Hematology and Blood Disorders

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Rapid Communication - Hematology and Blood Disorders (2023) Volume 6, Issue 4

Acute myeloid leukemia: A detailed overview

Riley Morgan *

Department of Transfusion Medicine, Massachusetts Institute of Technology, United States

*Corresponding Author:
Riley Morgan
Department of Transfusion Medicine, Massachusetts Institute of Technology, United States
E-mail: Morgan67@mit.edu

Received: 28-Feb-2024, Manuscript No. AAHBD-24-136392; Editor assigned: 01-Mar-2024, PreQC No AAHBD-24-136392 (PQ) Reviewed:14-Mar-2024, QC No. AAHBD-24-136392Revised:20-Mar-2024, Manuscript No. AAHBD-24-136392 (R); Published:27-Mar-2024, DOI:10.35841/aahbd-6.4.161

Citation: Morgan M. Acute myeloid leukemia: A detailed overview. Hematol Blood Disord. 2024;6(4):161

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Acute Myeloid Leukemia (AML) is a malignant disorder of the hematopoietic system characterized by the rapid proliferation of abnormal myeloid precursor cells in the bone marrow and peripheral blood. This condition leads to the replacement of normal hematopoietic cells, resulting in anemia, infection, and bleeding tendencies [1].

AML is the most common acute leukemia in adults, with increasing incidence in the elderly. This article explores the pathophysiology, risk factors, clinical presentation, diagnostic criteria, and treatment options for AML [2].

AML arises from genetic and epigenetic alterations in hematopoietic stem cells or early progenitor cells, leading to uncontrolled proliferation and accumulation of immature myeloid cells, known as blasts. These blasts interfere with normal hematopoiesis by crowding out healthy cells in the bone marrow and by secreting inhibitory cytokines [3].

Several risk factors have been identified for AML: Age: The incidence of AML increases with age, with a median age at diagnosis of around 68 years. Genetic Disorders: Conditions such as Down syndrome, Fanconi anemia, and Bloom syndrome predispose individuals to AML. [4].

Previous Hematologic Disorders: Myelodysplastic syndromes (MDS) and chronic myeloproliferative disorders can evolve into AML. Exposure to Carcinogens: Long-term exposure to benzene, ionizing radiation, and chemotherapy agents (alkylating agents, topoisomerase II inhibitors) increases the risk of AML. Smoking: Cigarette smoking has been associated with an increased risk of AML [5].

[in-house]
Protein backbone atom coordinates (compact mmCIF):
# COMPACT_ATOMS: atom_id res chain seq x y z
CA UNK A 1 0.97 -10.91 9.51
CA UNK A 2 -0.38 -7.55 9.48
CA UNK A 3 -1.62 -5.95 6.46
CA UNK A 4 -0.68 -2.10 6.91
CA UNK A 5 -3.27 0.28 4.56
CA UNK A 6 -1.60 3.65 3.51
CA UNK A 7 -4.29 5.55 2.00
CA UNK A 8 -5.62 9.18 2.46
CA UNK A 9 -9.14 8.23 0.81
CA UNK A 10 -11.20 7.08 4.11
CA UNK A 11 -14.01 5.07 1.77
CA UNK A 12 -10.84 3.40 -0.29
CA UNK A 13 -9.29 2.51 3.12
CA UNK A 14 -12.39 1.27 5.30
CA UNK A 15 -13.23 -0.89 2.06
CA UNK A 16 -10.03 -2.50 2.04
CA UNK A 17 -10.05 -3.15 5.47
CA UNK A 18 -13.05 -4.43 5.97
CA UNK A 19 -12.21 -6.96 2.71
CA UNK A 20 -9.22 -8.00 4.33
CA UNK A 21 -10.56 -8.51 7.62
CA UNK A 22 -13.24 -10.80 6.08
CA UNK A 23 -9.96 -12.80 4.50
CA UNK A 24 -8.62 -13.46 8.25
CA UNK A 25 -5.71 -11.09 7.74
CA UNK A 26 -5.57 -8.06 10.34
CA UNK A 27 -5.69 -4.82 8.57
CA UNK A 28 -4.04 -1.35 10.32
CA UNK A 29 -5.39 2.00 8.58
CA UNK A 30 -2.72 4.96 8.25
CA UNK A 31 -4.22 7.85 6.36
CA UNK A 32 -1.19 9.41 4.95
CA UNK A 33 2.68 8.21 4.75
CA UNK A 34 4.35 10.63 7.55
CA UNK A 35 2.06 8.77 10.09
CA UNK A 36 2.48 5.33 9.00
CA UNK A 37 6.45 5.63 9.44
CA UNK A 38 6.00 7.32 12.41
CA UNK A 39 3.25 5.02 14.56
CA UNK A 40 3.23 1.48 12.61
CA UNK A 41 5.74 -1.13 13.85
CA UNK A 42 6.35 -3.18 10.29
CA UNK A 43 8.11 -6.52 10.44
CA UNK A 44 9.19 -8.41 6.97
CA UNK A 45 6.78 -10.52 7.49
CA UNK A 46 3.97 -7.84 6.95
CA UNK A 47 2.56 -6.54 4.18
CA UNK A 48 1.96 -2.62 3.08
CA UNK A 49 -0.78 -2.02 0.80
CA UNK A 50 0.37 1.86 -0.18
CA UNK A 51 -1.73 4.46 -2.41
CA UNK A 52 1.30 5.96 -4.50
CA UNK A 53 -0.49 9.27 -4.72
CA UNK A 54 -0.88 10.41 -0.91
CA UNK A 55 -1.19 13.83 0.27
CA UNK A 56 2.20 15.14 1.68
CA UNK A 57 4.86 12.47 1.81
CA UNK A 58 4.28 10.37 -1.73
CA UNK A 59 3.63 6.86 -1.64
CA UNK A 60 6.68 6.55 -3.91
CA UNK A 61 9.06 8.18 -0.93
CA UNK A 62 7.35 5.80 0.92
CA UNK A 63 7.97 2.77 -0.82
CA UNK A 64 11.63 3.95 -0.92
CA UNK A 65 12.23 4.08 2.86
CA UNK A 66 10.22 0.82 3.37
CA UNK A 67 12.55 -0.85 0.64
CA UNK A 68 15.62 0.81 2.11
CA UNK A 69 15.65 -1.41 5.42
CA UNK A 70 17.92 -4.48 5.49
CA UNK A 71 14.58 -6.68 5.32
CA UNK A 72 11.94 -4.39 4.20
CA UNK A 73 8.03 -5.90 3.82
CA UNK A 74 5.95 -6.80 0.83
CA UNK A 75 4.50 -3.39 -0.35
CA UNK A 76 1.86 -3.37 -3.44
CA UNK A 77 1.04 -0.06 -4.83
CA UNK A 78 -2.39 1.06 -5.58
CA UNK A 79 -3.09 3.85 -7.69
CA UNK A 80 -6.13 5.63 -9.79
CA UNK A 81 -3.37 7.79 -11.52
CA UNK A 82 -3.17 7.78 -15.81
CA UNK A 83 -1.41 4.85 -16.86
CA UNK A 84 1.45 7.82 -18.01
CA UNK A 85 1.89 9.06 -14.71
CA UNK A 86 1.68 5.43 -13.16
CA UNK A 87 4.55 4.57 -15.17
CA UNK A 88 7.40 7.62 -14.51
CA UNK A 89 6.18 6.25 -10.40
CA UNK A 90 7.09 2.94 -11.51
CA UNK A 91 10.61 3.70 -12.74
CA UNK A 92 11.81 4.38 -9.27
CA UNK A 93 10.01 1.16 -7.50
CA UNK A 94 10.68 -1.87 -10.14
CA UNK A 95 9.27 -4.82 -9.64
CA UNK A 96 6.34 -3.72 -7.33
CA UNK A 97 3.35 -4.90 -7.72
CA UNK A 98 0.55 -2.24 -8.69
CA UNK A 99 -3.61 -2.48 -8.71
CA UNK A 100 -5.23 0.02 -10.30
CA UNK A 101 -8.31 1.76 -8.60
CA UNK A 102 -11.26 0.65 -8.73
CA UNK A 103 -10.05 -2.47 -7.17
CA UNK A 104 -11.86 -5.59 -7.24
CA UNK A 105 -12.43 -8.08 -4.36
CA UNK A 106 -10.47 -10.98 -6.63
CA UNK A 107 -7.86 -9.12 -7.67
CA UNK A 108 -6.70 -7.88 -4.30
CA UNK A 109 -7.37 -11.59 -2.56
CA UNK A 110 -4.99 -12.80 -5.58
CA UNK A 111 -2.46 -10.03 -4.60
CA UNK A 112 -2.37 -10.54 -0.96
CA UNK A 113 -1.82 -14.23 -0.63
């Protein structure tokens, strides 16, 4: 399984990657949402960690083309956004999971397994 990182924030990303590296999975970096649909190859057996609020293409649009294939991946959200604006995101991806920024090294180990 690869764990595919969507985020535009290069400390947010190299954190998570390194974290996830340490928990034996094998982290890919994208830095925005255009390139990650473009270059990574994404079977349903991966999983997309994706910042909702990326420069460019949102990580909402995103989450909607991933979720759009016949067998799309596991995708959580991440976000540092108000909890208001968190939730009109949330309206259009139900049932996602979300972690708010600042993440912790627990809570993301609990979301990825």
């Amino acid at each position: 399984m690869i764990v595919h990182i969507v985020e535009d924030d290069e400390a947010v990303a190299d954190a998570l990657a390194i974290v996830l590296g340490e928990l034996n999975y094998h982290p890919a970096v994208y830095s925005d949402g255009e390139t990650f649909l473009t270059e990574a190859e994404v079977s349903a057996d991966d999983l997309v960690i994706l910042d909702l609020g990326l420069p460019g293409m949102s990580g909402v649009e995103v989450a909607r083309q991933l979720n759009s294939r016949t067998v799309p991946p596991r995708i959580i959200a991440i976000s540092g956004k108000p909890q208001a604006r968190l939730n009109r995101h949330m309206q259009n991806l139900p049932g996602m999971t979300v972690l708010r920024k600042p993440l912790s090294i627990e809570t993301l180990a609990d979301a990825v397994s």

Patients with AML often present with symptoms related to bone marrow failure and organ infiltration by leukemic cells. Common symptoms and signs include: Anemia: Fatigue, pallor, and dyspnea due to reduced red blood cell production. Infection: Fever and infections caused by neutropenia (low neutrophil count) [6].

Bleeding: Easy bruising, petechiae, and hemorrhages due to thrombocytopenia (low platelet count). Bone Pain: Due to marrow expansion. Organomegaly: Hepatosplenomegaly and lymphadenopathy in some cases [7].

The diagnosis of AML is based on a combination of clinical evaluation, laboratory tests, and bone marrow examination: Complete Blood Count (CBC): Often shows anemia, neutropenia, and thrombocytopenia with circulating blasts [8].

Bone Marrow Biopsy: Essential for diagnosis, typically showing hypercellularity with ≥20% blasts. Cytogenetic Analysis: Identifies chromosomal abnormalities such as t(8;21), inv(16), and t(15;17). Molecular Testing: Detects gene mutations like FLT3, NPM1, and CEBPA, which have prognostic and therapeutic implications [9].

Consolidation Therapy: Post-remission therapy to eliminate residual disease, which may include additional chemotherapy or hematopoietic stem cell transplantation (HSCT). Targeted Therapy: Agents such as FLT3 inhibitors (midostaurin), IDH1/2 inhibitors (ivosidenib, enasidenib), and BCL-2 inhibitors (venetoclax) are used for specific genetic mutations. Supportive Care: Includes blood product transfusions, antimicrobial prophylaxis, and management of treatment-related complications [10].


Acute Myeloid Leukemia is a complex and aggressive hematologic malignancy with significant morbidity and mortality. Advances in genetic and molecular understanding have improved the diagnosis, risk stratification, and treatment of AML. Early detection and tailored therapies are crucial for improving patient outcomes. Ongoing research and clinical trials continue to explore novel therapeutic strategies to enhance survival and quality of life for AML patients.


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